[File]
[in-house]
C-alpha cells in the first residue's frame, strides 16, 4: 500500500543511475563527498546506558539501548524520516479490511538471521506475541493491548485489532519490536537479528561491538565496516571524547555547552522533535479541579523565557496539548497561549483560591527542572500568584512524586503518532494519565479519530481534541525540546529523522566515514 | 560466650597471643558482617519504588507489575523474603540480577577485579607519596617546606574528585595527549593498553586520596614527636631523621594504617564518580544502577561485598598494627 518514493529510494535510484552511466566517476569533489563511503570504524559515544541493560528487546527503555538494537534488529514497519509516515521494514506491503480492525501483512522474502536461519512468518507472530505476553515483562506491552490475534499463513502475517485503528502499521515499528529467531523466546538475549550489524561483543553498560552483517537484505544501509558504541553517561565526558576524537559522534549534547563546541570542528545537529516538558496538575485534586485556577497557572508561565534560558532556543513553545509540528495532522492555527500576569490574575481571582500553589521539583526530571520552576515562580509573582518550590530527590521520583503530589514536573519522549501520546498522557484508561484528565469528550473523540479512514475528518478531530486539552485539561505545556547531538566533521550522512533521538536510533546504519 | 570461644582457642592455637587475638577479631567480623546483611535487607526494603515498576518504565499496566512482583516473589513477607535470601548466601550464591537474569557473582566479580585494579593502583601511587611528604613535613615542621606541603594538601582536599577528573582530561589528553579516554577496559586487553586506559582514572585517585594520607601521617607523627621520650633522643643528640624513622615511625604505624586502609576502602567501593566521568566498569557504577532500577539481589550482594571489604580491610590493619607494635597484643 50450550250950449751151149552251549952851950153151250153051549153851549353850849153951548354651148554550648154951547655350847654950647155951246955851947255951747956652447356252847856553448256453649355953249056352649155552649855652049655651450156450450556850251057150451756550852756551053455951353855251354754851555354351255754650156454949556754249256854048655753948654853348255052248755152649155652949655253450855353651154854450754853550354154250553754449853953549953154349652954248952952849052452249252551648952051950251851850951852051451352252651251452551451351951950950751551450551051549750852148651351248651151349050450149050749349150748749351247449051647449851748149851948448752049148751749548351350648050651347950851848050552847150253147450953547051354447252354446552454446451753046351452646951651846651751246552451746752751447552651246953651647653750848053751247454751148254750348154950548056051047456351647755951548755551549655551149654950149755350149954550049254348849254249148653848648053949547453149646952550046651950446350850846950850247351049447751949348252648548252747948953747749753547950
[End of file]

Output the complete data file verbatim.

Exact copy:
[in-house]
C-alpha cells in the first residue's frame, strides 16, 4: 500500500543511475563527498546506558539501548524520516479490511538471521506475541493491548485489532519490536537479528561491538565496516571524547555547552522533535479541579523565557496539548497561549483560591527542572500568584512524586503518532494519565479519530481534541525540546529523522566515514 | 560466650597471643558482617519504588507489575523474603540480577577485579607519596617546606574528585595527549593498553586520596614527636631523621594504617564518580544502577561485598598494627 518514493529510494535510484552511466566517476569533489563511503570504524559515544541493560528487546527503555538494537534488529514497519509516515521494514506491503480492525501483512522474502536461519512468518507472530505476553515483562506491552490475534499463513502475517485503528502499521515499528529467531523466546538475549550489524561483543553498560552483517537484505544501509558504541553517561565526558576524537559522534549534547563546541570542528545537529516538558496538575485534586485556577497557572508561565534560558532556543513553545509540528495532522492555527500576569490574575481571582500553589521539583526530571520552576515562580509573582518550590530527590521520583503530589514536573519522549501520546498522557484508561484528565469528550473523540479512514475528518478531530486539552485539561505545556547531538566533521550522512533521538536510533546504519 | 570461644582457642592455637587475638577479631567480623546483611535487607526494603515498576518504565499496566512482583516473589513477607535470601548466601550464591537474569557473582566479580585494579593502583601511587611528604613535613615542621606541603594538601582536599577528573582530561589528553579516554577496559586487553586506559582514572585517585594520607601521617607523627621520650633522643643528640624513622615511625604505624586502609576502602567501593566521568566498569557504577532500577539481589550482594571489604580491610590493619607494635597484643 50450550250950449751151149552251549952851950153151250153051549153851549353850849153951548354651148554550648154951547655350847654950647155951246955851947255951747956652447356252847856553448256453649355953249056352649155552649855652049655651450156450450556850251057150451756550852756551053455951353855251354754851555354351255754650156454949556754249256854048655753948654853348255052248755152649155652949655253450855353651154854450754853550354154250553754449853953549953154349652954248952952849052452249252551648952051950251851850951852051451352252651251452551451351951950950751551450551051549750852148651351248651151349050450149050749349150748749351247449051647449851748149851948448752049148751749548351350648050651347950851848050552847150253147450953547051354447252354446552454446451753046351452646951651846651751246552451746752751447552651246953651647653750848053751247454751148254750348154950548056051047456351647755951548755551549655551149654950149755350149954550049254348849254249148653848648053949547453149646952550046651950446350850846950850247351049447751949348252648548252747948953747749753547950